Namibia probes alleged BDF Aggression

The issue of the killing of four fishermen whom the BDF believed were poachers is yet to go away. More public hearings are underway in Namibia this week.


Namibia’s Standing Committee on Foreign Affairs, Defence and Security has launched investigations into alleged acts of brutality and aggression by the Botswana Defence Force (BDF) on people living along the Chobe River in the Zambezi region.

The investigations commenced on Monday and are expected to be completed on Friday this week. They come against the backdrop of alleged shooting incidents in the Zambezi region by the BDF that have been on the rise in recent years.

Gravity of the situation

In a letter addressed to Zambezi Regional Council that The Gazette is in possession of, the Secretary of National Assembly of Namibia, Lydia Tjihimise Kandetu, says the main objective of the public hearings is to assess the gravity of the security situation along her country’s border with Botswana.

“The committee will engage with community members, traditional authorities and civil societies on the subject with a view to make informed recommendations for implementation by the executive,” reads a part of the letter.

Kandetu adds that the committee will exercise oversight functions with regard to Namibian’s foreign policy and its relations with other states on matters of defence and security through the hearings.  The committee will also enquire into and monitor international protocols, conventions and agreements that may affect Namibia’s foreign policy, defence and security and make recommendations where necessary.

Four fishermen/poachers

In recent years, Namibian communities living along the Chobe River have consistently accused the BDF of acts of aggression and brutality. The issue was escalated when four fishermen whom the BDF believed were poachers were killed in November last year.
In the incident, the deceased were identified as three Nchindo brothers from Namibia and their Zambian cousin. Tensions between the two neighbouring states escalated following the incident that nearly affected diplomatic relations as pressure mounted on the Namibian government from sections of the country’s civil society and several MPs who demanded confronting Botswana over its alleged shoot-to-kill policy along the frontier.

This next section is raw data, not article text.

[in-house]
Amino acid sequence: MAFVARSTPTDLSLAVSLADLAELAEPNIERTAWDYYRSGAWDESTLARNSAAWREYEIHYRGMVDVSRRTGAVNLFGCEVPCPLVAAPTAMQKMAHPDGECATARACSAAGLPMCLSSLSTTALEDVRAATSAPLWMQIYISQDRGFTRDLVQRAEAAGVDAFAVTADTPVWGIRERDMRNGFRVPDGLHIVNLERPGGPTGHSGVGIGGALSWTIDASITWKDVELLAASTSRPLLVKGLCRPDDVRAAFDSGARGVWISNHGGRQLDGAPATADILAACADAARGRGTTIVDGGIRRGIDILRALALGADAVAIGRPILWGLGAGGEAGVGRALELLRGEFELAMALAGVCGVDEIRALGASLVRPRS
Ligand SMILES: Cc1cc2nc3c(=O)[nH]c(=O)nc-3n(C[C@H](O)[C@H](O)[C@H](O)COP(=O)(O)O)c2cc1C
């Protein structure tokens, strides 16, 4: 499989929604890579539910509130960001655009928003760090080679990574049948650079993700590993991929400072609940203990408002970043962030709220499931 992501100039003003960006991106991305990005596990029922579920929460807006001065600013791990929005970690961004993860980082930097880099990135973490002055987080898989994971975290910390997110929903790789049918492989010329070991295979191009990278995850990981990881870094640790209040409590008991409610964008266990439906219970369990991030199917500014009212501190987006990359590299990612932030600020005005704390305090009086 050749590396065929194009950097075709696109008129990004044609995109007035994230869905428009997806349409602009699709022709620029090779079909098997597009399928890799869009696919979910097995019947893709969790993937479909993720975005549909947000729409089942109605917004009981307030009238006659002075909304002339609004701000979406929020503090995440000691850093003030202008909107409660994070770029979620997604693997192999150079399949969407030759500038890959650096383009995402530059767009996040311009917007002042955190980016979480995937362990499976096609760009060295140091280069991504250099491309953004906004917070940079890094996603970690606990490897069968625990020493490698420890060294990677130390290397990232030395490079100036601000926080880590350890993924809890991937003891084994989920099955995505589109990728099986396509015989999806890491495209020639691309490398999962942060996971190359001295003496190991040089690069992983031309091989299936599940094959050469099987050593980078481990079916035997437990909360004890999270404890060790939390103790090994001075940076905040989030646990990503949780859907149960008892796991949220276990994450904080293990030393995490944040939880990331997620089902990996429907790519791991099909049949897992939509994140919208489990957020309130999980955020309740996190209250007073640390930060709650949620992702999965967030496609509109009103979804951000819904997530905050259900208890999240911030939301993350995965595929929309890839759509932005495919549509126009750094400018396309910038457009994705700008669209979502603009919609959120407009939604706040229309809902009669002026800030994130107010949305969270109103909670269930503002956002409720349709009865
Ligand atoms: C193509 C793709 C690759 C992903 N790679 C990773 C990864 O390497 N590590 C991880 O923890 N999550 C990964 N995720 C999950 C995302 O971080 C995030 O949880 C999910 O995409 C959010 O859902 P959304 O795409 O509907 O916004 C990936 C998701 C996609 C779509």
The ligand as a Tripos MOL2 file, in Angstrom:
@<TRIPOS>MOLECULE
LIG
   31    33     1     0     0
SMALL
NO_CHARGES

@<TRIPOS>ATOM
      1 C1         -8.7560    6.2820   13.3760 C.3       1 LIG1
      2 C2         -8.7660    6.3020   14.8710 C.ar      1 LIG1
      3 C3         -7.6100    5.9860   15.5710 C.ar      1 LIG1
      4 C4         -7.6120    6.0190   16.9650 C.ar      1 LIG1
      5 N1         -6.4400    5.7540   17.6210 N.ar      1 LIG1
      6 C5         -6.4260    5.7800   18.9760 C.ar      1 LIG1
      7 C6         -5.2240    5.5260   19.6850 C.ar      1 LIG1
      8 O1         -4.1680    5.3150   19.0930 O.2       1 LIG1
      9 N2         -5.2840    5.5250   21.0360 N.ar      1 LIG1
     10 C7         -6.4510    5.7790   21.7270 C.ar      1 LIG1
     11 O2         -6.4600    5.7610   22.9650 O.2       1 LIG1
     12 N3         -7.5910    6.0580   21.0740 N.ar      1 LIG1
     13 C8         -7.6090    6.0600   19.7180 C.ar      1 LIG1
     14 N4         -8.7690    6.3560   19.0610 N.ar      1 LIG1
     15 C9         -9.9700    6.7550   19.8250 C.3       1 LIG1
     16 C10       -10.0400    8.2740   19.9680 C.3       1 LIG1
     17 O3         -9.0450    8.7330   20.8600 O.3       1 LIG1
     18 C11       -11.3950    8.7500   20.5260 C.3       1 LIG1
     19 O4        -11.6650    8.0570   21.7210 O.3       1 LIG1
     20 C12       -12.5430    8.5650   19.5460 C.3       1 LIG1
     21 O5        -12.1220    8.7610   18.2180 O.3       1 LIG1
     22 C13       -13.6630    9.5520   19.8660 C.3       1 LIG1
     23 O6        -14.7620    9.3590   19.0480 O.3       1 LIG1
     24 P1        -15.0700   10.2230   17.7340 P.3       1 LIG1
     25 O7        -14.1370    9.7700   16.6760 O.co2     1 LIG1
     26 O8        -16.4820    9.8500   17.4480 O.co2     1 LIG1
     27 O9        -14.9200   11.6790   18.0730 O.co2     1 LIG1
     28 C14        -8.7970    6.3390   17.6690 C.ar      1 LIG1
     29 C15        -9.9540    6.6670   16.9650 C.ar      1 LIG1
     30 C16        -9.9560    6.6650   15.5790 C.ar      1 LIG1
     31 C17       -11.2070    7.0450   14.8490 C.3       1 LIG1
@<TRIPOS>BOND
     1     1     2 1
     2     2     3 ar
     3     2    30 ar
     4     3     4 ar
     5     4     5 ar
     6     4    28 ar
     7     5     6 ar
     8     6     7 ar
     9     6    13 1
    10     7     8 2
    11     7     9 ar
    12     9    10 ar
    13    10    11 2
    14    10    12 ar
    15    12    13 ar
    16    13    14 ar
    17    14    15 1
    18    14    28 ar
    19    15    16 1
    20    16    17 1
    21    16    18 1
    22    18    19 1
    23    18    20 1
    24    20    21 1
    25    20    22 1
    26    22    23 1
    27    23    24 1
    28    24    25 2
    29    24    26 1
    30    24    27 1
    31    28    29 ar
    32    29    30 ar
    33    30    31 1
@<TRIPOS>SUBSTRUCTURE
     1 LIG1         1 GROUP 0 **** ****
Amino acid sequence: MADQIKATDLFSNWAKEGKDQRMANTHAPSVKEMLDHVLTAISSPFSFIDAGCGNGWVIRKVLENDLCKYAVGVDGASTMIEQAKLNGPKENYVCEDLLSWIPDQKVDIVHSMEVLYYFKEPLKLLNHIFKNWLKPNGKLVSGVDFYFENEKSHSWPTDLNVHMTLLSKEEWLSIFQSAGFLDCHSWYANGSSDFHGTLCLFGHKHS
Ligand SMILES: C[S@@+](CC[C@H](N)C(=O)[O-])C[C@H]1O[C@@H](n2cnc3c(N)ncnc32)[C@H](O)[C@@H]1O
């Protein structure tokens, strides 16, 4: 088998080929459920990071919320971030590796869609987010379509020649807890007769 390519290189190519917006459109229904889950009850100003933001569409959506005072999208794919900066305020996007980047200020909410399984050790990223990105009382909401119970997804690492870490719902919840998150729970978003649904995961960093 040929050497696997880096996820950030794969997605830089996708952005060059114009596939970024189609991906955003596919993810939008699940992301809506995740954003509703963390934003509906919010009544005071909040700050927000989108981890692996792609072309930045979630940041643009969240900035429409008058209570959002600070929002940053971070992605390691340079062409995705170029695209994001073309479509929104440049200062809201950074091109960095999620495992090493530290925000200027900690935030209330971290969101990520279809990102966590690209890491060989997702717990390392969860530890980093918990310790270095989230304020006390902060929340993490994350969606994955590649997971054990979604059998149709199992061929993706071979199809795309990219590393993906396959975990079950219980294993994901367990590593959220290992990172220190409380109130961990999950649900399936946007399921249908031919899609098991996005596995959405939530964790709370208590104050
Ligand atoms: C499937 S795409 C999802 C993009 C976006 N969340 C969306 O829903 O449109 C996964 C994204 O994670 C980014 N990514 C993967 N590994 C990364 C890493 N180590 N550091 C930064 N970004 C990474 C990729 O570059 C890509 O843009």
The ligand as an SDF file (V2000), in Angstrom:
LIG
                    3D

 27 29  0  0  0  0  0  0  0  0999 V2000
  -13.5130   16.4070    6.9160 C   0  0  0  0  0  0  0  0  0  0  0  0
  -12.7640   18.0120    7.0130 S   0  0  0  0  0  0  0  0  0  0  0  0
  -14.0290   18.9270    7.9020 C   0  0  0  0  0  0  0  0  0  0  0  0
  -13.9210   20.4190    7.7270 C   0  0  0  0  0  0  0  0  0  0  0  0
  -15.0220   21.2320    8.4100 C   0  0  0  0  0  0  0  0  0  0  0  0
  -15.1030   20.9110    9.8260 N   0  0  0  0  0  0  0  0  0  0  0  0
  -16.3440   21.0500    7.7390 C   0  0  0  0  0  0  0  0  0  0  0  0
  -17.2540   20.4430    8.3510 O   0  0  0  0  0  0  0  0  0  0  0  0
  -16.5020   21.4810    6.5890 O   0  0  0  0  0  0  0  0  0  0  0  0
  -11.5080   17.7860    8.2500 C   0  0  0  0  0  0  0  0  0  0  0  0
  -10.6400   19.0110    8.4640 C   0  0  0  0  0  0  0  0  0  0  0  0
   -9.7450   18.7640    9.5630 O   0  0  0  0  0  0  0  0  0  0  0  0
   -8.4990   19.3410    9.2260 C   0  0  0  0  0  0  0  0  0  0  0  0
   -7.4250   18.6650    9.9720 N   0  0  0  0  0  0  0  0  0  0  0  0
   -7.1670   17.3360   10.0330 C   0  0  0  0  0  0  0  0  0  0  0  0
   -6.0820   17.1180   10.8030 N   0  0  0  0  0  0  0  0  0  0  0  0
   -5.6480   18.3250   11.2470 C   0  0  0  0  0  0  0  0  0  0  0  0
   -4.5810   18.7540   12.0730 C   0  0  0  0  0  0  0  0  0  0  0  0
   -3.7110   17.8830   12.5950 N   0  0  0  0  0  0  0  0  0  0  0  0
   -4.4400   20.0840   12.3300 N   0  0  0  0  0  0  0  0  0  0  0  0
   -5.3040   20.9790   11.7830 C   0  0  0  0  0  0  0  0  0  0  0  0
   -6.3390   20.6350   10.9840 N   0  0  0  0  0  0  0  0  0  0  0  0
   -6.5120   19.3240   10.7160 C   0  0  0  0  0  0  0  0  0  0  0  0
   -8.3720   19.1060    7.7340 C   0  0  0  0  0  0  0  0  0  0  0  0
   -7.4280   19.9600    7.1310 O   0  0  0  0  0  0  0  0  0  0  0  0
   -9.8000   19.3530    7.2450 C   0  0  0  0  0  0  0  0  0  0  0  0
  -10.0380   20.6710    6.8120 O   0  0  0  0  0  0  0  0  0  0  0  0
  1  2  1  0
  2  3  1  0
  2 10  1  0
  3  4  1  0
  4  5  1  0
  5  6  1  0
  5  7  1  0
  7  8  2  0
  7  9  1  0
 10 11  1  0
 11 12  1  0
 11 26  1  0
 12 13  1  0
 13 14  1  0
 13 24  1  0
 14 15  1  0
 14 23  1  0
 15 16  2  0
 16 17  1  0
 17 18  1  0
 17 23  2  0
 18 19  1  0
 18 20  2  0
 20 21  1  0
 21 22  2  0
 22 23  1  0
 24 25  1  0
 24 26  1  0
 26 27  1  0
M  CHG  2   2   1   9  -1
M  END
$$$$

Namibian Lives Matter

Commenting on the latest development, the Chairman of Namibian Lives Matters Movement (NLMM), Sinvula Mudabeti, called on the parliamentary committee to leave no stone unturned when investigating. “We expect the committee to come up with recommendations that will see establishment of security response infrastructure and a support system to respond to the cries of the people,” Mudabeti said.

“The committee should also consider agreeing to ratification of or accession to international agreements which have been negotiated and signed … as well as advising the President with regard to any matters which by the constitution the latter is authorised to deal with.”

“We are not privy to the investigation. We would prefer to familiarize ourselves with the issue before we can comment on the matter. However, we will be in touch with our High Commission in Windhoek tomorrow to verify the veracity of the information,” PS in the Ministry of Foreign Affairs Gladys Mokhawa responded.